Member States then expressed preliminary views on the report. Most countries, including Colombia, the EU, Japan, Jordan, Mexico, Singapore, Sweden, the UK, and the US, welcomed the Secretary-General’s vision, as contained in the report. Several countries, including Hungary, Jordan, Pakistan, Sweden, and the US, called for ensuring that the development, peace and security, and management reforms, which are in process, are addressed in an integrated manner. Jordan specified that such integration should be done “without a diversion of focus or funds from development.”

Canada and China said the reform of the UN development system should be centered on the 2030 Agenda and called for strengthening focus on it. The US and China welcomed the proposal to strengthen the role of the UN Department of Economic and Social Affairs (DESA) in providing system-wide coordination. Belarus said the report reduces the role of UNDP, which “should play a key role.”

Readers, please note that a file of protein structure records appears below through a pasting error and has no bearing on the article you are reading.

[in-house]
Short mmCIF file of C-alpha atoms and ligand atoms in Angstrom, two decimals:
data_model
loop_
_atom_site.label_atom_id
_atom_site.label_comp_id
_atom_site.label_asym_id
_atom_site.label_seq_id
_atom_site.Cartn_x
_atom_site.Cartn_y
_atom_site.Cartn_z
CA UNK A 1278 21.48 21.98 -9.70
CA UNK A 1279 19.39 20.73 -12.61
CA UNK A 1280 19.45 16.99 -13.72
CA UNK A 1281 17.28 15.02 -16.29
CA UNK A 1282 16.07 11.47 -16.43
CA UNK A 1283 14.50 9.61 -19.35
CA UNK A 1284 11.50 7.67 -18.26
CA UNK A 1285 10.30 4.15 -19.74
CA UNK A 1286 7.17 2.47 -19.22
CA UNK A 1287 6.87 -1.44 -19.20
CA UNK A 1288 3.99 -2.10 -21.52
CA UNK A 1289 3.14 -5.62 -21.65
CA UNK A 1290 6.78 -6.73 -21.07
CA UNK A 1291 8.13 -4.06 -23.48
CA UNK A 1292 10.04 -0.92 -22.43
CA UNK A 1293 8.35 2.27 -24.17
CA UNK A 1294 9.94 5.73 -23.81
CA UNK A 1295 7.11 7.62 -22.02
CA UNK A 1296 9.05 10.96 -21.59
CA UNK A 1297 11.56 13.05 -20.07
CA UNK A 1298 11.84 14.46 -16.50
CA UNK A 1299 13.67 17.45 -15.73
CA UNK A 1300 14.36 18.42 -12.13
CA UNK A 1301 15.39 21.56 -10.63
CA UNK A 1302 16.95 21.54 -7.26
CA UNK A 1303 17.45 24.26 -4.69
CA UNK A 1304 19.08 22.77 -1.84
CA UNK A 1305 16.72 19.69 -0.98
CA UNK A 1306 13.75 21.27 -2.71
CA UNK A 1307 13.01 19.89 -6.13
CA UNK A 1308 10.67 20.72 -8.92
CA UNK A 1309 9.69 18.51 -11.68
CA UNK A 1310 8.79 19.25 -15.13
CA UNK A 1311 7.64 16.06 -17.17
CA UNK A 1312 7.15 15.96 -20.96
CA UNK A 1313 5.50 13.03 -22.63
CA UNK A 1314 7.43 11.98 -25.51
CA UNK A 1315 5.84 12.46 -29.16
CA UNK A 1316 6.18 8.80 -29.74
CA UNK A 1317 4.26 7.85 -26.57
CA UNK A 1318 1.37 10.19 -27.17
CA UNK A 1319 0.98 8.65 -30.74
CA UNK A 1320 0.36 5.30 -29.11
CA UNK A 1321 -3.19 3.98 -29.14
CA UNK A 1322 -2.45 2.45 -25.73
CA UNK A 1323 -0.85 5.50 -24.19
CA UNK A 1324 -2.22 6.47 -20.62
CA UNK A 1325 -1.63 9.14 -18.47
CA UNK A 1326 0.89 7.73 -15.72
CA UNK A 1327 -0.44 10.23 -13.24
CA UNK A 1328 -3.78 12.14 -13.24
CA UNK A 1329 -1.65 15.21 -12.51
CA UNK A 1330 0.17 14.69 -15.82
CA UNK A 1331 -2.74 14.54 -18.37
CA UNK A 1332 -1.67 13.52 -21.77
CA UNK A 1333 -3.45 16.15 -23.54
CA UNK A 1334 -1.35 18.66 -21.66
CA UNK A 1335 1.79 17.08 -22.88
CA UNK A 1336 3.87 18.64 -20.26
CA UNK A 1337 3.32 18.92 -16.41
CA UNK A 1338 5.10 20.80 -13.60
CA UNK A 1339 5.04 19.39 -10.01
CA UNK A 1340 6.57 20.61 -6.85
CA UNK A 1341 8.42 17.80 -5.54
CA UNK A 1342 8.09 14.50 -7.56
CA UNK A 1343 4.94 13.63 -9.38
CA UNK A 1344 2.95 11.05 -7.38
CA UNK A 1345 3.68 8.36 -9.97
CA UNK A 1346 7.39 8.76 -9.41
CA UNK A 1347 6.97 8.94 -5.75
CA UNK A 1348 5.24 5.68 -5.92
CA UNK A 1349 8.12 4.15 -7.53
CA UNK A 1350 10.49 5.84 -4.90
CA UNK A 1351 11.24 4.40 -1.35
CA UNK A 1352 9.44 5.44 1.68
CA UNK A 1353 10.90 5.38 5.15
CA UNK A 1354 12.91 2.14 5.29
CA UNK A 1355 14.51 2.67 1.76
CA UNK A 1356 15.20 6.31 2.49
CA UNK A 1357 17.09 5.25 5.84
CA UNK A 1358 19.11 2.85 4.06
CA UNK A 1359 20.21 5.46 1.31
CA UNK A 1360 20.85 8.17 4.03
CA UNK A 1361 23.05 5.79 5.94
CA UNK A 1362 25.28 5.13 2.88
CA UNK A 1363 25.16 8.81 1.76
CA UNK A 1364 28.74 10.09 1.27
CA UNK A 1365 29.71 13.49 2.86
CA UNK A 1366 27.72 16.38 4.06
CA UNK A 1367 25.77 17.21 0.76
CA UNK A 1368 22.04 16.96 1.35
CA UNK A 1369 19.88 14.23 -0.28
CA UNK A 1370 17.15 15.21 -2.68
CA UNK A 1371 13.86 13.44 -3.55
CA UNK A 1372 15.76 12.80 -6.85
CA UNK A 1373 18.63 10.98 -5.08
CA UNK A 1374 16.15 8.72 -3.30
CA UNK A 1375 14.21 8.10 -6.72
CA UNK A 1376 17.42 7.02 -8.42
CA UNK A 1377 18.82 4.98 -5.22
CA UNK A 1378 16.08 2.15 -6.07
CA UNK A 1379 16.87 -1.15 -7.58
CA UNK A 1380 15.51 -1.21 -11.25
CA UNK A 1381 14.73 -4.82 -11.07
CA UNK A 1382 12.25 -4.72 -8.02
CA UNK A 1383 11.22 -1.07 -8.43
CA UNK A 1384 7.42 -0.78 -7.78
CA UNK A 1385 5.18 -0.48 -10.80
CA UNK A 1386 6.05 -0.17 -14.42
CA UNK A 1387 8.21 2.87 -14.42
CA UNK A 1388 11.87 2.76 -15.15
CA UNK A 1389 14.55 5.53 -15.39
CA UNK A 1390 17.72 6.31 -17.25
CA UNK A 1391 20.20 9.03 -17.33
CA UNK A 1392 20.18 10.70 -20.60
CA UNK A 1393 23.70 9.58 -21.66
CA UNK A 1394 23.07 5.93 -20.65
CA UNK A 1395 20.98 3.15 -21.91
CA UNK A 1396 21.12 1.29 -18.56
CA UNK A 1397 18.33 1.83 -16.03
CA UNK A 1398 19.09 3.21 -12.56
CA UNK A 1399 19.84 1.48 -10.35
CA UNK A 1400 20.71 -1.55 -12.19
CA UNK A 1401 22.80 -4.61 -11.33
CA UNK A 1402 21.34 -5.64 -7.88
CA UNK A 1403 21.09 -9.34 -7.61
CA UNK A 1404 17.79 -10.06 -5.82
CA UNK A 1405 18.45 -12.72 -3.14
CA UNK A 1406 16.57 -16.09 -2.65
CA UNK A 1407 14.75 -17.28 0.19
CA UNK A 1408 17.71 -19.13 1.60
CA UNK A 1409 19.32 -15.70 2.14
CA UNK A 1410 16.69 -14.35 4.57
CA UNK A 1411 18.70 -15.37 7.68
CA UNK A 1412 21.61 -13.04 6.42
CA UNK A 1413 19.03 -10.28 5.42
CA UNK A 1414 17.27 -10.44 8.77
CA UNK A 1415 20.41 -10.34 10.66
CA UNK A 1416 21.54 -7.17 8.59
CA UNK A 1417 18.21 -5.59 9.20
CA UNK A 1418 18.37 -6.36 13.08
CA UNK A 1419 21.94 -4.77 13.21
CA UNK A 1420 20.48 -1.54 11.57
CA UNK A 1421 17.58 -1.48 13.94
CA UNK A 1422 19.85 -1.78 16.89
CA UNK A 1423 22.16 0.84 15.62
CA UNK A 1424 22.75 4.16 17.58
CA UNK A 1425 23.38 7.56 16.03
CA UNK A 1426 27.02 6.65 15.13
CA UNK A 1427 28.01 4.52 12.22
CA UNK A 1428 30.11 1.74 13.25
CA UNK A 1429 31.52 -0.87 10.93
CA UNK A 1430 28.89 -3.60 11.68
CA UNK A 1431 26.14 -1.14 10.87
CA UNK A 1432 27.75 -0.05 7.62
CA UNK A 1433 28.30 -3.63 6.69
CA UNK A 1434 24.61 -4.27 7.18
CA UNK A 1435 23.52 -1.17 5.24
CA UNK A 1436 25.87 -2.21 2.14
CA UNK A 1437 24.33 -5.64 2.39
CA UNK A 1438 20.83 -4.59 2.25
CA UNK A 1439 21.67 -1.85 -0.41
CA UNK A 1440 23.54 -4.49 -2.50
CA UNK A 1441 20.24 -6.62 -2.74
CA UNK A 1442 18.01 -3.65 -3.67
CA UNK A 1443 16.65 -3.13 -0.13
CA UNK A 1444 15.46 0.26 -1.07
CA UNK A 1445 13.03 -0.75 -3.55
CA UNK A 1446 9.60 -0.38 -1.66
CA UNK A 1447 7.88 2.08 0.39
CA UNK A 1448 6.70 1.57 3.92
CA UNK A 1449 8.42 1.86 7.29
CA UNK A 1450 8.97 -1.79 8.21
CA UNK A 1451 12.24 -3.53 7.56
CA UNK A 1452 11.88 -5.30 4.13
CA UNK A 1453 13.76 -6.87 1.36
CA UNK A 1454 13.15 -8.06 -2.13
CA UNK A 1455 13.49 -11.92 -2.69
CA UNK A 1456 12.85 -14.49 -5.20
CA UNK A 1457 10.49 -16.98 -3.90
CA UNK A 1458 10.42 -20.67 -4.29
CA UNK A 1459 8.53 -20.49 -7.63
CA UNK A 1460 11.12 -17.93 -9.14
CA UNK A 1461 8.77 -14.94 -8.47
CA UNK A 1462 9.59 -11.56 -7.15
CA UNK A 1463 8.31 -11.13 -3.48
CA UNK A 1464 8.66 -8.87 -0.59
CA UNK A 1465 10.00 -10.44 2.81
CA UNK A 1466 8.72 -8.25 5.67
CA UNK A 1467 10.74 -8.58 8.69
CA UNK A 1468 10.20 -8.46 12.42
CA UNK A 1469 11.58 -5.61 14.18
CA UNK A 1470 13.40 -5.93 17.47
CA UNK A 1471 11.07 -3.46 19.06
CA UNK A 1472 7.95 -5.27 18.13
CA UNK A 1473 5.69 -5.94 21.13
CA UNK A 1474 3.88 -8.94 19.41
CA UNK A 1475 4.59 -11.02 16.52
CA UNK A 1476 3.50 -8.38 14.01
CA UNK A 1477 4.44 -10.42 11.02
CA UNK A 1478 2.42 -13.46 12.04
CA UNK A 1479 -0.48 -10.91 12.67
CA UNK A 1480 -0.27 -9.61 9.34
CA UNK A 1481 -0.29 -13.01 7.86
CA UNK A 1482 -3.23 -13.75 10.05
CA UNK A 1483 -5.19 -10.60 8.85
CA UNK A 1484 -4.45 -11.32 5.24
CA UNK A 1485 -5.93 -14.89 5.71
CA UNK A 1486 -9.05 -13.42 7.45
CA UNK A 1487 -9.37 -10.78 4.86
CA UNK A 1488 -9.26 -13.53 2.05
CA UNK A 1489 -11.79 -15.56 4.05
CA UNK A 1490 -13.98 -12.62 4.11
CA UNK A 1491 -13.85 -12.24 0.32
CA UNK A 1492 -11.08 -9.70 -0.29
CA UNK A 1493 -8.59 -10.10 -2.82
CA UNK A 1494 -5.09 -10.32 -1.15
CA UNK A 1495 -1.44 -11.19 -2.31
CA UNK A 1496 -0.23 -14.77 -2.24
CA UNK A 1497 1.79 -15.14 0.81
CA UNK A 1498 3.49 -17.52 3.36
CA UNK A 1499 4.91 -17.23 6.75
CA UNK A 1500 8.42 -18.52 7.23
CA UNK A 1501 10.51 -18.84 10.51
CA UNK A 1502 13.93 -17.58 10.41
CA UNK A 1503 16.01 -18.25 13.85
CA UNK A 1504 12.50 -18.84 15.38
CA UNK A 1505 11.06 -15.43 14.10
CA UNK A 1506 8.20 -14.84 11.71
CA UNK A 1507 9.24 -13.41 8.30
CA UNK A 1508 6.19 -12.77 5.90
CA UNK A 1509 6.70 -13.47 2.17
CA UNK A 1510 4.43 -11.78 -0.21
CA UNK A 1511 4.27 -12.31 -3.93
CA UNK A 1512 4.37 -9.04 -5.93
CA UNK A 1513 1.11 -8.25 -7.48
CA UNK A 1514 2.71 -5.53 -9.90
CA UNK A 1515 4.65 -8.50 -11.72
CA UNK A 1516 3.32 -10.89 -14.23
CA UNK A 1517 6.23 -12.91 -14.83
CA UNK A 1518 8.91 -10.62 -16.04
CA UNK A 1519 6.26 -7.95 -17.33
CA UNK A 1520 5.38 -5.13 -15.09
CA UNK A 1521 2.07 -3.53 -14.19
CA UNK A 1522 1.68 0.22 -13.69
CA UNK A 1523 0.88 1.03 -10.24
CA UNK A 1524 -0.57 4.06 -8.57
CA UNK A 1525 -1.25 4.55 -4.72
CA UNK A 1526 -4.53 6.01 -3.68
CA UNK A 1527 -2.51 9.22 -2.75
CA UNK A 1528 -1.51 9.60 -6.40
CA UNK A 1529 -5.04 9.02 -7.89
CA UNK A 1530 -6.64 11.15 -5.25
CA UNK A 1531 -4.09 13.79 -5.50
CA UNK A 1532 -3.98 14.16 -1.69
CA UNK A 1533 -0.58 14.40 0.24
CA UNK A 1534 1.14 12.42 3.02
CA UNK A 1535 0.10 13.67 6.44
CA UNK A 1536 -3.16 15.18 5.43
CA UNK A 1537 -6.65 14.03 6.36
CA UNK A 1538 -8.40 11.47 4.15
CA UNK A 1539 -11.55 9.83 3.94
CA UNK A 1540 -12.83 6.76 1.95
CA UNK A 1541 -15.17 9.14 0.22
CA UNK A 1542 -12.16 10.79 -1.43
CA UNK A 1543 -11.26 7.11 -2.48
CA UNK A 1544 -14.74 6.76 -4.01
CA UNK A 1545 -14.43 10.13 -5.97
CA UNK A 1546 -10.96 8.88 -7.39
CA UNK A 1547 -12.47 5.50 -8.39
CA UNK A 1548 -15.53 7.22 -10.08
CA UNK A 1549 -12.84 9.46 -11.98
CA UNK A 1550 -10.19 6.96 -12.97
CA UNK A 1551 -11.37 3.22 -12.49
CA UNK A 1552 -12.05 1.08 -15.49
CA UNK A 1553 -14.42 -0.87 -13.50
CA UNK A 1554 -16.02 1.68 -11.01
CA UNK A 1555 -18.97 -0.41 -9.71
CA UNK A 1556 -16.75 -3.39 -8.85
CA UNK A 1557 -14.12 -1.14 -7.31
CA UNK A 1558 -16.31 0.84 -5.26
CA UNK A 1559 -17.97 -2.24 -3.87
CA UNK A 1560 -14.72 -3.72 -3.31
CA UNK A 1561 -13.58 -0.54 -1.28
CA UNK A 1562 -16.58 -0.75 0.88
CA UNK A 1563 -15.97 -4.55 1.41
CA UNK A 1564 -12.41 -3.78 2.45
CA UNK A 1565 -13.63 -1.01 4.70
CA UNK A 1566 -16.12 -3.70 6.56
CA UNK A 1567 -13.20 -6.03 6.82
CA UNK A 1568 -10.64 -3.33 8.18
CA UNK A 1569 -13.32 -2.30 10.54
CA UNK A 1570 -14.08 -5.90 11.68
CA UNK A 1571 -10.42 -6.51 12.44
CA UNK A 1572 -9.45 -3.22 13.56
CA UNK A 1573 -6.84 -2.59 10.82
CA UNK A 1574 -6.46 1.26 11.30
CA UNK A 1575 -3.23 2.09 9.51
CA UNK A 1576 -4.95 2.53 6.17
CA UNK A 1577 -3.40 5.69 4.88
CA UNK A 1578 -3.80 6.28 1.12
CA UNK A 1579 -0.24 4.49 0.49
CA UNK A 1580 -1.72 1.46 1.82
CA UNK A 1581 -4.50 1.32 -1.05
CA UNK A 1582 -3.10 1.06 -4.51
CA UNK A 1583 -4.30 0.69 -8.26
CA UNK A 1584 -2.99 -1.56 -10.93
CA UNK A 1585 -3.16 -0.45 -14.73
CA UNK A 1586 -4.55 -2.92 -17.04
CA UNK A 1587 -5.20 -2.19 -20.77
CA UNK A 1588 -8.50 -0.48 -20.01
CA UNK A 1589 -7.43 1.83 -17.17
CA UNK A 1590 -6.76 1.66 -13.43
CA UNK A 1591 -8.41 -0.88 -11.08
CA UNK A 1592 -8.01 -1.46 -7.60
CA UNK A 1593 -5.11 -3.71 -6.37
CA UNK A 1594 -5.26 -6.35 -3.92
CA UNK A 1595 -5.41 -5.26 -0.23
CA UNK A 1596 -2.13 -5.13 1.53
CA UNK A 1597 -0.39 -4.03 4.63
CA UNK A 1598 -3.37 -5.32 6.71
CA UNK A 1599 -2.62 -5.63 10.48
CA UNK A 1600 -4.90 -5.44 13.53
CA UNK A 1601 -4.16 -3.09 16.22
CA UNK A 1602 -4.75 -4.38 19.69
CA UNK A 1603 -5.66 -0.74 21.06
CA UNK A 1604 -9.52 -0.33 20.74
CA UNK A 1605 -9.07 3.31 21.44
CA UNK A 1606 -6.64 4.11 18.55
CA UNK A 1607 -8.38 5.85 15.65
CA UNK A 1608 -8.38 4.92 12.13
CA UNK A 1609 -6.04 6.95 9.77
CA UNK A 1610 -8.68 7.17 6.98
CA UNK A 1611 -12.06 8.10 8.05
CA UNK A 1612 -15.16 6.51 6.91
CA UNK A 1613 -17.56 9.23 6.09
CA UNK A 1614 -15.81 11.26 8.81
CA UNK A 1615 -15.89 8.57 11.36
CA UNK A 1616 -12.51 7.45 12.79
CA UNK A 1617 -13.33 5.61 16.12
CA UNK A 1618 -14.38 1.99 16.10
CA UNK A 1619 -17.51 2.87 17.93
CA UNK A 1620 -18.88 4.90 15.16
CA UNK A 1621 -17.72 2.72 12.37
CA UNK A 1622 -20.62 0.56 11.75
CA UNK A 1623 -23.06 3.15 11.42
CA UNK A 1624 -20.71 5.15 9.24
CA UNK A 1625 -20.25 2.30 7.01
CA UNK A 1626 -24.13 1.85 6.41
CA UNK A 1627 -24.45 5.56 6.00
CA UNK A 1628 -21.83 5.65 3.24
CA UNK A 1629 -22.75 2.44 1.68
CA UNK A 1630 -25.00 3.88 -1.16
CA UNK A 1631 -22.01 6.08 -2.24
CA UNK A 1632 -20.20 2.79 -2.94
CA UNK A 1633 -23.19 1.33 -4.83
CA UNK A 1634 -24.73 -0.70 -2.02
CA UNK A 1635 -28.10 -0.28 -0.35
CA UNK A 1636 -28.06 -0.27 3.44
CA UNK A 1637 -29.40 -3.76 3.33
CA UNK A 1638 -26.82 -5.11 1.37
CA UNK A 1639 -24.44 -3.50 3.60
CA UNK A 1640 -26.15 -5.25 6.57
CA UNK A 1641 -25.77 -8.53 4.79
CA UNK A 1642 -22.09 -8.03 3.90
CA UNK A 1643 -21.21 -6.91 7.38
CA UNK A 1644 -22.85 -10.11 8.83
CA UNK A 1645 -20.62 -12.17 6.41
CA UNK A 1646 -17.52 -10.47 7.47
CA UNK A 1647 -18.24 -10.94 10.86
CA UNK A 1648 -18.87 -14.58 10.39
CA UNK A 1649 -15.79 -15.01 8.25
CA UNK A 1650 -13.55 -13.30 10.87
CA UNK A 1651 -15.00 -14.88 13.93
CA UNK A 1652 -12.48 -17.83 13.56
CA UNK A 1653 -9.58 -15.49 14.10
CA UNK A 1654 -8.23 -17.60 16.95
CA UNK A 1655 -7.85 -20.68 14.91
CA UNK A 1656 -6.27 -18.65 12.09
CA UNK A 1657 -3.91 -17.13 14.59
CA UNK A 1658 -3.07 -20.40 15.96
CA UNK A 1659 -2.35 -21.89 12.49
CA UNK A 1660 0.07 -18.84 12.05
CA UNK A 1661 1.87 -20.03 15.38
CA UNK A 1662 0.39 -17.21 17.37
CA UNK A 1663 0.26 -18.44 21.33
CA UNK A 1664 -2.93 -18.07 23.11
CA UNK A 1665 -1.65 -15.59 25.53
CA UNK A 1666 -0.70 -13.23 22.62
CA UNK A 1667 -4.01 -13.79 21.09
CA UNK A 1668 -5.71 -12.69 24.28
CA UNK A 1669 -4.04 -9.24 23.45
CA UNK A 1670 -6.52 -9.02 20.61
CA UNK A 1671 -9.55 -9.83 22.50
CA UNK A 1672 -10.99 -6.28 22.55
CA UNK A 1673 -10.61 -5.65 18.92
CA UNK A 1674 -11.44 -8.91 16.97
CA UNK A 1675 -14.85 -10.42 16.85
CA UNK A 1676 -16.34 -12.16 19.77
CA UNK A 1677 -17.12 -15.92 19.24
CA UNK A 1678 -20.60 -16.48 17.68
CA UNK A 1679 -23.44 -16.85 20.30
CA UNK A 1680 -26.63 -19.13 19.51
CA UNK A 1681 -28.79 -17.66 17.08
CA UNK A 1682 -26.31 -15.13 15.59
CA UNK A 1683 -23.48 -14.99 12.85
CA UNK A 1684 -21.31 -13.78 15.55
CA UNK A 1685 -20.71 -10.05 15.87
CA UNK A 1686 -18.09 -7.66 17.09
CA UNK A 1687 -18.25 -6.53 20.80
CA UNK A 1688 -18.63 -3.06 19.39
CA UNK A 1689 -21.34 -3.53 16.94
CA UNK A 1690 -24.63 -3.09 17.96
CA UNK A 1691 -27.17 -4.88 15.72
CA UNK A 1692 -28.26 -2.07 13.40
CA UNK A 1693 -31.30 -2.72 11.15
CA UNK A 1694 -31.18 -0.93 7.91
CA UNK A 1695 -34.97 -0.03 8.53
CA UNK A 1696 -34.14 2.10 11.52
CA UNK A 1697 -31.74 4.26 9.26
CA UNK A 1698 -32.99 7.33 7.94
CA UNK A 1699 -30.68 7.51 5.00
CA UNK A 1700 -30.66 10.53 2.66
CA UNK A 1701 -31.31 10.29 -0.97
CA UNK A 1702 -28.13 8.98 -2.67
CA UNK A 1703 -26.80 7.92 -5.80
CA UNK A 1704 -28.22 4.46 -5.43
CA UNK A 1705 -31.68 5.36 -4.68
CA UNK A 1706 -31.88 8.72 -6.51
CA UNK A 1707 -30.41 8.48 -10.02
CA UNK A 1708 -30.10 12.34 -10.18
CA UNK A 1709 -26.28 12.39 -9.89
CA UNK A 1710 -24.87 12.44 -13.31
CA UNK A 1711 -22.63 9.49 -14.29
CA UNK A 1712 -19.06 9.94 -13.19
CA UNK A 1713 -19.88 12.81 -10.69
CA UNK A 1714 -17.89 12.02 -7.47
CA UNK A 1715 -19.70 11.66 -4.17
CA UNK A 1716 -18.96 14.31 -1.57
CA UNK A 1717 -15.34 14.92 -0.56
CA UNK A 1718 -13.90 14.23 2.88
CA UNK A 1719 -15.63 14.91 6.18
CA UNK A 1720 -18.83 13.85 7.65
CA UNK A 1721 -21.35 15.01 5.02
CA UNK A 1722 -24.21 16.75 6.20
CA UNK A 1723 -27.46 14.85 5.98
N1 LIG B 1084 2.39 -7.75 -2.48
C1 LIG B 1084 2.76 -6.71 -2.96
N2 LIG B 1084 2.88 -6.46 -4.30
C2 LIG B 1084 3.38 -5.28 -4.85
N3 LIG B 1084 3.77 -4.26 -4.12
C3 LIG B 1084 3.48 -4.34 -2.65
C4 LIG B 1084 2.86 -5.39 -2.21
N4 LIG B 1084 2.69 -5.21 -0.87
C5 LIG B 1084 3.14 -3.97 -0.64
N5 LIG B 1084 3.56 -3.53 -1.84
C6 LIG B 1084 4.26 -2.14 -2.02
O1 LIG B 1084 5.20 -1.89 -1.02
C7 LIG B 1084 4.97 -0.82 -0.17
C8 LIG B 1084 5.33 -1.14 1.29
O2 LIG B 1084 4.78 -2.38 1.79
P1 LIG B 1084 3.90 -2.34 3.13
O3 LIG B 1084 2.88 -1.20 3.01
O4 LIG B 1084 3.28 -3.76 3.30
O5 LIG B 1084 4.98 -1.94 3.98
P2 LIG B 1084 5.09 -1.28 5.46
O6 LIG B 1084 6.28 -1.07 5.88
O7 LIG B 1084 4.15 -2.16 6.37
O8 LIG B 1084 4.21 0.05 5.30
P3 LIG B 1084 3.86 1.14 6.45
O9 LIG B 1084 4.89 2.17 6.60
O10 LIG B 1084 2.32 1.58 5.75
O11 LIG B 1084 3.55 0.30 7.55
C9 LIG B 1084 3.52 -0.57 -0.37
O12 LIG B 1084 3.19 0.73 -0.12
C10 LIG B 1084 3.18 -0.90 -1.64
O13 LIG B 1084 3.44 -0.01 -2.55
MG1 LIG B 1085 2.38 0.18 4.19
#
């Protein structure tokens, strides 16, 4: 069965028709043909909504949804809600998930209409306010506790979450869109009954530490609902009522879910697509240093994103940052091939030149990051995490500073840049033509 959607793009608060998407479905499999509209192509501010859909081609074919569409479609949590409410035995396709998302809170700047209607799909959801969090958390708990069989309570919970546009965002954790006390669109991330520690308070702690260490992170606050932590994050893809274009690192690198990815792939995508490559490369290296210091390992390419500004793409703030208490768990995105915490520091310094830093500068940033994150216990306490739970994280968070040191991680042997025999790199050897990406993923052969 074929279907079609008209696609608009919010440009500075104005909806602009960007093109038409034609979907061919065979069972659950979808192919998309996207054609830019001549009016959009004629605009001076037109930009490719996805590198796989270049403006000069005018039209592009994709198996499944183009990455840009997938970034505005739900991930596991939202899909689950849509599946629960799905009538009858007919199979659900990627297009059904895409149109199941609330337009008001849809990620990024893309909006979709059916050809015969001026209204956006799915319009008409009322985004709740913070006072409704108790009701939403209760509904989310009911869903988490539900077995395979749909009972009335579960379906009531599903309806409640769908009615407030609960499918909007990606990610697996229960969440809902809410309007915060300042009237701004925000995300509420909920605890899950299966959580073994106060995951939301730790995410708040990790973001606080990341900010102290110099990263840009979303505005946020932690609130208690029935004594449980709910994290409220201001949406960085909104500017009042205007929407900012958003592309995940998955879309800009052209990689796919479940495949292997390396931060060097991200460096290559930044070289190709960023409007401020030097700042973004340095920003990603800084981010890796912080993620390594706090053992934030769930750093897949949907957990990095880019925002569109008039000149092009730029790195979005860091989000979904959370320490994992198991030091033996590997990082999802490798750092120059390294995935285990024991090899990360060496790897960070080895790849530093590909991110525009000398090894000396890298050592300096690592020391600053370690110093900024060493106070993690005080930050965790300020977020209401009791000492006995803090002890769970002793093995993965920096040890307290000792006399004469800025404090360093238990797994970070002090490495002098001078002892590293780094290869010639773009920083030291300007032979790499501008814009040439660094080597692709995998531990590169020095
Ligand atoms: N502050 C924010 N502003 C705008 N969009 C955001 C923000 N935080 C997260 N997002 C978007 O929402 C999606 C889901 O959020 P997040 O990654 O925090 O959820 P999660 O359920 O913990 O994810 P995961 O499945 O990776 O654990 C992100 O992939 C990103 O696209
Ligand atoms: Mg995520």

Sweden supported the proposal to make in-country delivery “the litmus test” for the reform. She called for finding ways to further advance gender equality through all the normative and operational changes in the UN system. She stressed the reform of the financing architecture as the most important part of the reform, underscoring the importance of core funding. She announced that Sweden, together with Norway, will continue to allocate 1% of gross national income (GNI) to development aid.

Chad, for the African Group, stressed the need to take Africa’s priorities as priorities of the UN development system. Maldives, for the Alliance of Small Island States (AOSIS), said small island developing States (SIDS) will be “greatly dependent” on the UN development system and its entities. Bangladesh, for the least developed countries (LDCs), called for setting a system-wide UN benchmarking for funding allocation to certain groups of countries.